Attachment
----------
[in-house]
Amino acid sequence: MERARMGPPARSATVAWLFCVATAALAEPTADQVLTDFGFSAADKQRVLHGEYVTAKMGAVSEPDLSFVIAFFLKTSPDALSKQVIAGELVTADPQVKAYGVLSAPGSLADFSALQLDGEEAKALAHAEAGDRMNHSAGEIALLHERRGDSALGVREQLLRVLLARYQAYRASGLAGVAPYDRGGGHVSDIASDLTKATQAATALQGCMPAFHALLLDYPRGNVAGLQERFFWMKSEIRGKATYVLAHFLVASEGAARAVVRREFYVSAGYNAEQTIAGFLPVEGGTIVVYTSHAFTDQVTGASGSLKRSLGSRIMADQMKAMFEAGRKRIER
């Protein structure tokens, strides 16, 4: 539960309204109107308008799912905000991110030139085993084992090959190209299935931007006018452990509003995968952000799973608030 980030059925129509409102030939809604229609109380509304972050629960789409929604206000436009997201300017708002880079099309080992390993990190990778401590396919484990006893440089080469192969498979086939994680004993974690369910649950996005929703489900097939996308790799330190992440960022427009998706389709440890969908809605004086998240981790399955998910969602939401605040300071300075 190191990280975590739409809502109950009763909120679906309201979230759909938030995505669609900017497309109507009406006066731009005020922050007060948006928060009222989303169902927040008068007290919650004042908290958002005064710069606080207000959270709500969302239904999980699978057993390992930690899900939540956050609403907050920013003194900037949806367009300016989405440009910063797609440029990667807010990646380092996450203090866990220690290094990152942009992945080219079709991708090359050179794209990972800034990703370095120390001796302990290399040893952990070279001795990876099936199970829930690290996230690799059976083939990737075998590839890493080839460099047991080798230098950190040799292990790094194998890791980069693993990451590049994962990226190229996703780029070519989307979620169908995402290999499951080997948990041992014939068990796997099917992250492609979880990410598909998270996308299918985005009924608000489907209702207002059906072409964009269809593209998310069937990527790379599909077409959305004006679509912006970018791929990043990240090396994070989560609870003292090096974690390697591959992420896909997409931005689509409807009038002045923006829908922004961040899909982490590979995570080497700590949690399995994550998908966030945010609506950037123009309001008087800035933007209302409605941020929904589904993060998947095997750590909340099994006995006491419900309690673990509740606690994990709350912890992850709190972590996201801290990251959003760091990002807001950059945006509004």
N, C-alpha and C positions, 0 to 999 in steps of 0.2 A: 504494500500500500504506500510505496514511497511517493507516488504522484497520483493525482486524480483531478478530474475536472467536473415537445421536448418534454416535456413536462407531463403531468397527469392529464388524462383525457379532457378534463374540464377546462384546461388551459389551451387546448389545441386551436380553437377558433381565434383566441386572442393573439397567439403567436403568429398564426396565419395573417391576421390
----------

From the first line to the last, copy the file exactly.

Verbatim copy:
[in-house]
Amino acid sequence: MERARMGPPARSATVAWLFCVATAALAEPTADQVLTDFGFSAADKQRVLHGEYVTAKMGAVSEPDLSFVIAFFLKTSPDALSKQVIAGELVTADPQVKAYGVLSAPGSLADFSALQLDGEEAKALAHAEAGDRMNHSAGEIALLHERRGDSALGVREQLLRVLLARYQAYRASGLAGVAPYDRGGGHVSDIASDLTKATQAATALQGCMPAFHALLLDYPRGNVAGLQERFFWMKSEIRGKATYVLAHFLVASEGAARAVVRREFYVSAGYNAEQTIAGFLPVEGGTIVVYTSHAFTDQVTGASGSLKRSLGSRIMADQMKAMFEAGRKRIER
């Protein structure tokens, strides 16, 4: 539960309204109107308008799912905000991110030139085993084992090959190209299935931007006018452990509003995968952000799973608030 980030059925129509409102030939809604229609109380509304972050629960789409929604206000436009997201300017708002880079099309080992390993990190990778401590396919484990006893440089080469192969498979086939994680004993974690369910649950996005929703489900097939996308790799330190992440960022427009998706389709440890969908809605004086998240981790399955998910969602939401605040300071300075 190191990280975590739409809502109950009763909120679906309201979230759909938030995505669609900017497309109507009406006066731009005020922050007060948006928060009222989303169902927040008068007290919650004042908290958002005064710069606080207000959270709500969302239904999980699978057993390992930690899900939540956050609403907050920013003194900037949806367009300016989405440009910063797609440029990667807010990646380092996450203090866990220690290094990152942009992945080219079709991708090359050179794209990972800034990703370095120390001796302990290399040893952990070279001795990876099936199970829930690290996230690799059976083939990737075998590839890493080839460099047991080798230098950190040799292990790094194998890791980069693993990451590049994962990226190229996703780029070519989307979620169908995402290999499951080997948990041992014939068990796997099917992250492609979880990410598909998270996308299918985005009924608000489907209702207002059906072409964009269809593209998310069937990527790379599909077409959305004006679509912006970018791929990043990240090396994070989560609870003292090096974690390697591959992420896909997409931005689509409807009038002045923006829908922004961040899909982490590979995570080497700590949690399995994550998908966030945010609506950037123009309001008087800035933007209302409605941020929904589904993060998947095997750590909340099994006995006491419900309690673990509740606690994990709350912890992850709190972590996201801290990251959003760091990002807001950059945006509004």
N, C-alpha and C positions, 0 to 999 in steps of 0.2 A: 504494500500500500504506500510505496514511497511517493507516488504522484497520483493525482486524480483531478478530474475536472467536473415537445421536448418534454416535456413536462407531463403531468397527469392529464388524462383525457379532457378534463374540464377546462384546461388551459389551451387546448389545441386551436380553437377558433381565434383566441386572442393573439397567439403567436403568429398564426396565419395573417391576421390